A Brief Comparison of Haditha and St. Lo

Everyone has heard of the "killings at Haditha," even though the military investigation of what happened there is still underway. Has anyone heard of the "killings at St. Lo" in July, 1944? A comparison of the New York Times coverage of those two events is instructive.

A Google News search of Haditha + killings + New York Times yields 891 hits as of Sunday noon. The articles on this subject in the Times are driving the national and international news in all media on this subject. The Times and its reporters are cited in most of these articles.

But what did the Times run about the killings at St. Lo in July, 1944?

It ran no stories, front page or otherwise, on St. Lo when it occurred. (Operation Cobra was intensive bombing by the US Air Force, in support of the effort to break out of St. Lo, and move against the Germans across France.)

The COBRA strikes killed slightly over 100 GIs and wounded about 500. Without a doubt, the strikes were badly executed, and serious command errors were made..... Finally, a formation of five medium bombers from the Ninth Air Force dropped seven miles north of the target, amid the 30th Infantry Division. This latter strike inflicted the heaviest casualties--25 killed and 131 wounded--on the first day that COBRA was attempted.

Lt. Gen. Leslie J. McNair, former Commander of Army Ground Forces and currently the "commander" of the fictional "1st Army Group," was killed in his foxhole by a direct bomb hit as he waited to observe the follow-up ground attack

No mention is made of French civilian casualties is made in this Air Force account of the "friendly fire" bombings around St. Lo, but surely there were many of those, also. Was the New York Times aware of this mass killing of American, British and Canadian troops, and of French civilians, a month after D-Day? How could it not be aware of an incident of this magnitude?

But what did the Times publish during the war about the killings at St. Lo? Nothing.

Why? Most likely because the then Editors of the Times realized that publishing that story then would have harmed the war effort. And defeating the Nazis was more important than revealing, then, the tragic mistakes that led to these killing. (BTW, the Air Force concluded that the off-target bombings were the fault of the weather, and mistakes made by certain pilots and officers in targeting, but no one was convicted in any Court Martial of any offense.)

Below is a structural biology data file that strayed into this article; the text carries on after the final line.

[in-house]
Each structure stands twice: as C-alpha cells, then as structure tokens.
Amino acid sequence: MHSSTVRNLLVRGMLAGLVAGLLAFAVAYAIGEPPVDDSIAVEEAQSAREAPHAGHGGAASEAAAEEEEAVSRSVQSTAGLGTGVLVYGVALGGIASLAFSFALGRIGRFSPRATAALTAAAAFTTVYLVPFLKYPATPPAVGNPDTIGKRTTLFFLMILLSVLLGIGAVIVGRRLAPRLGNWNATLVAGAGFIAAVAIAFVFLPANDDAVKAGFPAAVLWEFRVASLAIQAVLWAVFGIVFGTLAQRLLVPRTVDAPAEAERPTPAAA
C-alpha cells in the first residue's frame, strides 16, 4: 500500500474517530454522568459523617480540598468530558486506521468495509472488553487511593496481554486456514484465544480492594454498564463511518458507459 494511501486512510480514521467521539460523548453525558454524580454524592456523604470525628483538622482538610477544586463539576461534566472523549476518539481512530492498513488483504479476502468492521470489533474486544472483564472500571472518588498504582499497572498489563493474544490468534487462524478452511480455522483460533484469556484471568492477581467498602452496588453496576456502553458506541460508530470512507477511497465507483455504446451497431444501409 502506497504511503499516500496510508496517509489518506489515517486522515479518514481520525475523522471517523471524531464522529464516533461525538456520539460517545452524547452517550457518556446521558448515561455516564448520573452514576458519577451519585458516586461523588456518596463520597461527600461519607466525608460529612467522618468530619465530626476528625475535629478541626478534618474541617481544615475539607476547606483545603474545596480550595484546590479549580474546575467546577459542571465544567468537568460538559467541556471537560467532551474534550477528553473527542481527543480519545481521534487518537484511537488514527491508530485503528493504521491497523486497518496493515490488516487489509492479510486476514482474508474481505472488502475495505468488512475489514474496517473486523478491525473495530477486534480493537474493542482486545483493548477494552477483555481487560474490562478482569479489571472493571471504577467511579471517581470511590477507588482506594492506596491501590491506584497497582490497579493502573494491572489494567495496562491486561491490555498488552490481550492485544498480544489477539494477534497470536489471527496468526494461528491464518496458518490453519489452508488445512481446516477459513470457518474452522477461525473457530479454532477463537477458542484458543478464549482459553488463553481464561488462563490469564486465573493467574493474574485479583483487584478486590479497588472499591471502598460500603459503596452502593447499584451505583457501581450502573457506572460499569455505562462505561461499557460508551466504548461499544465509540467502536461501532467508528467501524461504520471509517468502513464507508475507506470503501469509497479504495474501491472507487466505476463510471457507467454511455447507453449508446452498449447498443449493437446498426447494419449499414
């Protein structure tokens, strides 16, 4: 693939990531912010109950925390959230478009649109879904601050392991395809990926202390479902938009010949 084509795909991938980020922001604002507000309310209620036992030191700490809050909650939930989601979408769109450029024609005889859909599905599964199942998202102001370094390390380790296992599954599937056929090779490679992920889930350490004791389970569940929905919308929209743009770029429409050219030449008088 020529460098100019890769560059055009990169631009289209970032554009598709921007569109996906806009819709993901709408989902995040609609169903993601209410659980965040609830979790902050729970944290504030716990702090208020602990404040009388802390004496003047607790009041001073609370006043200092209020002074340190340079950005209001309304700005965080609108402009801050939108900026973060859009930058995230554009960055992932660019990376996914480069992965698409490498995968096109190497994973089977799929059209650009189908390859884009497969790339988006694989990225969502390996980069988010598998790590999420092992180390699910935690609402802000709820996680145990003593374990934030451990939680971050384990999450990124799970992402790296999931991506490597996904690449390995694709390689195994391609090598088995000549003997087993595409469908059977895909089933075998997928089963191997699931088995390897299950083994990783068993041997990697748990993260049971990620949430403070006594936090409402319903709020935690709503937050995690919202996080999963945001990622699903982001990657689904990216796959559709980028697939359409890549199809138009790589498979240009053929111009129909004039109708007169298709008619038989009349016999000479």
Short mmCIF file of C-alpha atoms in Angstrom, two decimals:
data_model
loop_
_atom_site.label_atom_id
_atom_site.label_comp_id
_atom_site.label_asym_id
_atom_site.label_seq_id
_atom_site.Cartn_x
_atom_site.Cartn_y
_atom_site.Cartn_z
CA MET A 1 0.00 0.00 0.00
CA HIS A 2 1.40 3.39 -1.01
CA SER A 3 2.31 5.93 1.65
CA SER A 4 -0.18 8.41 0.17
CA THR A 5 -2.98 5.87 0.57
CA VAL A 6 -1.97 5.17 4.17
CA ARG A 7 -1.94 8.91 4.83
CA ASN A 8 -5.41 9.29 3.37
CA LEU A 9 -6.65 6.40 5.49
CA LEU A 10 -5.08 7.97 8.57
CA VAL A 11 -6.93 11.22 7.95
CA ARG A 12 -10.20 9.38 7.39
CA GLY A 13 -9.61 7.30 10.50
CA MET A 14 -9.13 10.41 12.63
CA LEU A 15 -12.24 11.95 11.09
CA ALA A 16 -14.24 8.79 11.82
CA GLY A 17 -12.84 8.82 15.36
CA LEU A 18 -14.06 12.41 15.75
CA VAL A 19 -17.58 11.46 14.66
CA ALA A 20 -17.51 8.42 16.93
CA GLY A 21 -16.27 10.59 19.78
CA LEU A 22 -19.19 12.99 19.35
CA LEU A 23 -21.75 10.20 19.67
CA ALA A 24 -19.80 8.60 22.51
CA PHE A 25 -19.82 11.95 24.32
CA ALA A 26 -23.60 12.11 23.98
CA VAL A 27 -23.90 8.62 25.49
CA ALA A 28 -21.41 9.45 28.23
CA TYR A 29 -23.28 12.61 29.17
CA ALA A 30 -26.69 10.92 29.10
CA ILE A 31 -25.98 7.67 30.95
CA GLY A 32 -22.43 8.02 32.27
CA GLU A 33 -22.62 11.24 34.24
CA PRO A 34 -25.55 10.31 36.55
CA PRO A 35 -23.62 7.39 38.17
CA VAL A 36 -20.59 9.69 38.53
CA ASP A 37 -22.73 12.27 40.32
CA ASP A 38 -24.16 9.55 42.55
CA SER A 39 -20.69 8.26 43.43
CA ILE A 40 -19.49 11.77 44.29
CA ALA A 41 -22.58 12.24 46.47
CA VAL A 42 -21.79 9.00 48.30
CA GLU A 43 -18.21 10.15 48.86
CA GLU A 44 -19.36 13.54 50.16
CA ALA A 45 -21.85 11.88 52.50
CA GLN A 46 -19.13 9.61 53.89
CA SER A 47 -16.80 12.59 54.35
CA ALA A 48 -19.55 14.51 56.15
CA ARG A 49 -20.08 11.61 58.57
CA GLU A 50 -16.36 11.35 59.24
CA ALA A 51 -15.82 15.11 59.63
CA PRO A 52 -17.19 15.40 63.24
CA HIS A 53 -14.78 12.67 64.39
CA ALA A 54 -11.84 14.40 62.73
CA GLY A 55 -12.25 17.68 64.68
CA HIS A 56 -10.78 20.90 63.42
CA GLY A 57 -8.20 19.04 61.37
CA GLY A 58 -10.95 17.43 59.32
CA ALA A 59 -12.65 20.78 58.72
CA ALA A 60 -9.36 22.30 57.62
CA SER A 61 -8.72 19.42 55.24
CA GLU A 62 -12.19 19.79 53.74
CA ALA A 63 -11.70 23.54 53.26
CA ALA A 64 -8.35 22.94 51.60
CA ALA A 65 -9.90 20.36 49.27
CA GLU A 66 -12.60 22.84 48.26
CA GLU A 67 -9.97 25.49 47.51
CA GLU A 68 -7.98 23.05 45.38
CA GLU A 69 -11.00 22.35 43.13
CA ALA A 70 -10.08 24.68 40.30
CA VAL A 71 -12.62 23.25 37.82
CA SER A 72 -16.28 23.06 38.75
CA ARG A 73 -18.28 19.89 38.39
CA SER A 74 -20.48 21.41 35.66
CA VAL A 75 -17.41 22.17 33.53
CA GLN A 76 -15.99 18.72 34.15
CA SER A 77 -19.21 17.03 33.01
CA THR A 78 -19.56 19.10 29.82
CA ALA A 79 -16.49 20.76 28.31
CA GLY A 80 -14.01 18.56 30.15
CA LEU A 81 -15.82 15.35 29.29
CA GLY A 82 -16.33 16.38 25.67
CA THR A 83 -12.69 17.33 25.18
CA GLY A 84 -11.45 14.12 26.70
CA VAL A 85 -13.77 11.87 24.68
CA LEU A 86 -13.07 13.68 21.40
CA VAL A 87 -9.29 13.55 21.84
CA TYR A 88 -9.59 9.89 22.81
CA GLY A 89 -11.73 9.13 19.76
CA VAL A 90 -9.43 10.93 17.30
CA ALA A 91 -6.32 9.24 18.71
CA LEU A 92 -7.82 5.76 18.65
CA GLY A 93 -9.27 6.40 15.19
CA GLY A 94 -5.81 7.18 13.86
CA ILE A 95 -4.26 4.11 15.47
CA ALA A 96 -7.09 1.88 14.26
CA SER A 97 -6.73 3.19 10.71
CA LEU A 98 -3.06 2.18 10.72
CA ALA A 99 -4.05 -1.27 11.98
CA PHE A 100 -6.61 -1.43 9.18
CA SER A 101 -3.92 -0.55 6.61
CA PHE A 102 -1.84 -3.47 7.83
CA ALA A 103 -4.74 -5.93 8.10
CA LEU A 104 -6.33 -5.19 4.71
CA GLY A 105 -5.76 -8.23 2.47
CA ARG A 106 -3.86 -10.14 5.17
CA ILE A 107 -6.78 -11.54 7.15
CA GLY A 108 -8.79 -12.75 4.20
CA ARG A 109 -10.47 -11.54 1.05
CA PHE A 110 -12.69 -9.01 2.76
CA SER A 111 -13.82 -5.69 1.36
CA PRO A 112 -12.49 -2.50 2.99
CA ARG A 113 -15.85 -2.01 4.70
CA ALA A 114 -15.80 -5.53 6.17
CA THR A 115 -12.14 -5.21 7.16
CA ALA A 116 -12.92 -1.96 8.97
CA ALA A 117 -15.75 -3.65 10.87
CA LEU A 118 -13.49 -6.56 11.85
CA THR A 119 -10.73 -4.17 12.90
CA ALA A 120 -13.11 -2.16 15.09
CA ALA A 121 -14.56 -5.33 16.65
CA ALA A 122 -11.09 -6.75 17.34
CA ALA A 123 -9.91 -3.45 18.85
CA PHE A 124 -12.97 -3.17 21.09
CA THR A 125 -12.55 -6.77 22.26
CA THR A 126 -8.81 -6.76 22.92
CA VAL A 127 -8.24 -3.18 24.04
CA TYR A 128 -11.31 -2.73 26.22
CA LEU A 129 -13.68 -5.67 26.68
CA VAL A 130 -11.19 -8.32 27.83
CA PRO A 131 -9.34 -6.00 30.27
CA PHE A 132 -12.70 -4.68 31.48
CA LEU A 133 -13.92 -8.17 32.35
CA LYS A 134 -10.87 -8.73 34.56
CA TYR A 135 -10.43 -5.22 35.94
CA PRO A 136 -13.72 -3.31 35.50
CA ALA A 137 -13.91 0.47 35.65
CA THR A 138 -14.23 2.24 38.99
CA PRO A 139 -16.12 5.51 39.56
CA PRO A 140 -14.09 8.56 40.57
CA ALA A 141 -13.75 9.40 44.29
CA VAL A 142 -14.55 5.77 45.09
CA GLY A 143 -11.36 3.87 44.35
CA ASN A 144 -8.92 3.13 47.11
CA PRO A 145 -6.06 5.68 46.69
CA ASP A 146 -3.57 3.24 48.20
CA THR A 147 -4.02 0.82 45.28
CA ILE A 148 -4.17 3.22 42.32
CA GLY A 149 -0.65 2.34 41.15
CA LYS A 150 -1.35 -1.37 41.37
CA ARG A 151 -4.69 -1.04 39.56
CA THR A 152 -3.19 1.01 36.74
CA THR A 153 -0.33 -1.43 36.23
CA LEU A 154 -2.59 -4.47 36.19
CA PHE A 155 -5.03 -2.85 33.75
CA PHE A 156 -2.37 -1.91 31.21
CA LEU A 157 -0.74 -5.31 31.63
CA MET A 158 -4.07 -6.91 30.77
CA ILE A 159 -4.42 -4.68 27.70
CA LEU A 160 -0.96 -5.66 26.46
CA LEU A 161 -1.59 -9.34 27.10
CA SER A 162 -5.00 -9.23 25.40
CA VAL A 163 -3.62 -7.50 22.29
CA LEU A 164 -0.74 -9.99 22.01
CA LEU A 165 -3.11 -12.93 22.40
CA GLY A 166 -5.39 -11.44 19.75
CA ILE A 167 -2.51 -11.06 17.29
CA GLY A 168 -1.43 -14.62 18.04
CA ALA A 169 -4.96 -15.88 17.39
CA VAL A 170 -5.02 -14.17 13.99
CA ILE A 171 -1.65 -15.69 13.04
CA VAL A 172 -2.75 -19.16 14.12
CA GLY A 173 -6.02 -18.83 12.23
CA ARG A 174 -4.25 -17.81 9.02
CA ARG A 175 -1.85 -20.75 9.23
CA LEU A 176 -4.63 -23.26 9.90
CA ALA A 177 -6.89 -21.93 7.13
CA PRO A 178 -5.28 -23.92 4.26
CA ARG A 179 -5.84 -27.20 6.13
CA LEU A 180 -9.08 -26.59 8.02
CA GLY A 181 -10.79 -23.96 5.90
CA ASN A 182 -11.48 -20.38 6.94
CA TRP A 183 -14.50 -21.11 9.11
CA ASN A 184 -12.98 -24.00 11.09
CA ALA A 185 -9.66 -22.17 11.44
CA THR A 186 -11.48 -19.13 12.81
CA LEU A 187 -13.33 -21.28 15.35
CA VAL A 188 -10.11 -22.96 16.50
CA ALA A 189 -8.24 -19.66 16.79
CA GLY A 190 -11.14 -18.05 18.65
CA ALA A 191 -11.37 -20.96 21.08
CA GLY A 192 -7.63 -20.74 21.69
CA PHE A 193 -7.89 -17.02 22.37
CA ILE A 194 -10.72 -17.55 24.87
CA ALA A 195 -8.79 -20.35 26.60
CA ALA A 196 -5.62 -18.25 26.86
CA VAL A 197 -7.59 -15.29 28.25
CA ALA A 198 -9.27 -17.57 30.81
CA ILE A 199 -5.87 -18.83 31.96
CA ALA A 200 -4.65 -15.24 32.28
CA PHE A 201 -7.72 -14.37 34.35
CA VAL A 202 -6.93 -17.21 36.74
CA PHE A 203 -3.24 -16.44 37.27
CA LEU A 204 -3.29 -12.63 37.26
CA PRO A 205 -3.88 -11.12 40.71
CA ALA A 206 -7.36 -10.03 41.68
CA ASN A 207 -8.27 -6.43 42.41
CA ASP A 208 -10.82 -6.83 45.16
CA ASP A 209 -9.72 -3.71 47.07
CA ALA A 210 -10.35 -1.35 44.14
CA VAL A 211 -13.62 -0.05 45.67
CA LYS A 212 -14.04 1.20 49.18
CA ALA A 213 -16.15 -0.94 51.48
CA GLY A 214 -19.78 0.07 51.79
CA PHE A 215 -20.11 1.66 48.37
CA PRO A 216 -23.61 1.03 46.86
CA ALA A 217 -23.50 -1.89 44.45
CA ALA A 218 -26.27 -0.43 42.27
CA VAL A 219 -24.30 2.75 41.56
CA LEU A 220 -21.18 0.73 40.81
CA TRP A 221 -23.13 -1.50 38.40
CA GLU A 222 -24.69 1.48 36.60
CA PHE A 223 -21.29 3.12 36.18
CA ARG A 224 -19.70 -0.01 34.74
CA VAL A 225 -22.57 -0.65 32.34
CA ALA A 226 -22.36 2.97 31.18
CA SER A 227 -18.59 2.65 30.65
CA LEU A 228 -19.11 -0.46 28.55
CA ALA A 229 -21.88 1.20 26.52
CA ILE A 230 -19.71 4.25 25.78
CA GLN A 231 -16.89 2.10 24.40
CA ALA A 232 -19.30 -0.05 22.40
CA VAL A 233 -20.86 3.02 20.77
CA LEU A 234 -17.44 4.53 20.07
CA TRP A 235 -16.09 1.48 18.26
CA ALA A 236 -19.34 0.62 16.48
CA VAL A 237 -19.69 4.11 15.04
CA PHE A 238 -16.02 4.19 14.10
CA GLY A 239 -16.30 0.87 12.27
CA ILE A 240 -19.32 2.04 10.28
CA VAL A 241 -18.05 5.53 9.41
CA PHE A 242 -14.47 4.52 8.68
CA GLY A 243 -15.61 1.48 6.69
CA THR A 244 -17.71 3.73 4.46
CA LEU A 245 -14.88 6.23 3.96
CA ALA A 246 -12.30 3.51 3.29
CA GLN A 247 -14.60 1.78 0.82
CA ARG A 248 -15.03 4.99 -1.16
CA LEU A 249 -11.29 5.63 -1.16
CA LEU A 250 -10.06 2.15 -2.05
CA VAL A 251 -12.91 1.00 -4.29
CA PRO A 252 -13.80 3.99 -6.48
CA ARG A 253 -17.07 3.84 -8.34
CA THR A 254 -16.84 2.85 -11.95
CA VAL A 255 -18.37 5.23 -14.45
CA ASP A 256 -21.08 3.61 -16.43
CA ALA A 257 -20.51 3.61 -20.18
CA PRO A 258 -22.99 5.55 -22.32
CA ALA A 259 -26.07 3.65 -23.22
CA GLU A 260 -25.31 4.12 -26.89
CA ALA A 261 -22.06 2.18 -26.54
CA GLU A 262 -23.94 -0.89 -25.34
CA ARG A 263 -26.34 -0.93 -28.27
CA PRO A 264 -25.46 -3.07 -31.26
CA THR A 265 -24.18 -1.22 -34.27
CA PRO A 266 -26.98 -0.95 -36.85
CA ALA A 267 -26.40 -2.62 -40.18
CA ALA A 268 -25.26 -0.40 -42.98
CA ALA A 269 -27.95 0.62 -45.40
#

What conclusion follows from the Times’ relentless coverage of Haditha, where the facts are not yet known, compared to its non-coverage of the huge military and civilian death toll at St. Lo? The logical conclusion is this is not your grandfather’s New York Times. That newspaper today is incapable of holding back a story that will get people killed. It is incapable, even, of holding the story until the facts are known.

The conclusion is that today’s Times is a willing participant in the effort to paint the entire American military as murderers. It should know better. Events like these happen in wartime, and non-combatants are killed, and Americans, along with a number of the enemy. The editorial policies of the Times today will certainly lead to the killing of more Americans. That was not the editorial policy of the Times during WW II.

Source for events at St. Lo: http://www.ibiblio.org/hyperwar/AAF/AAF-H-DDay/

This is an Air Force historian’s account of the use of air power for the D-Day invasion and beyond. The causes of the killings at St. Lo are described on pages 24-25.

John_Armor@aya.yale.edu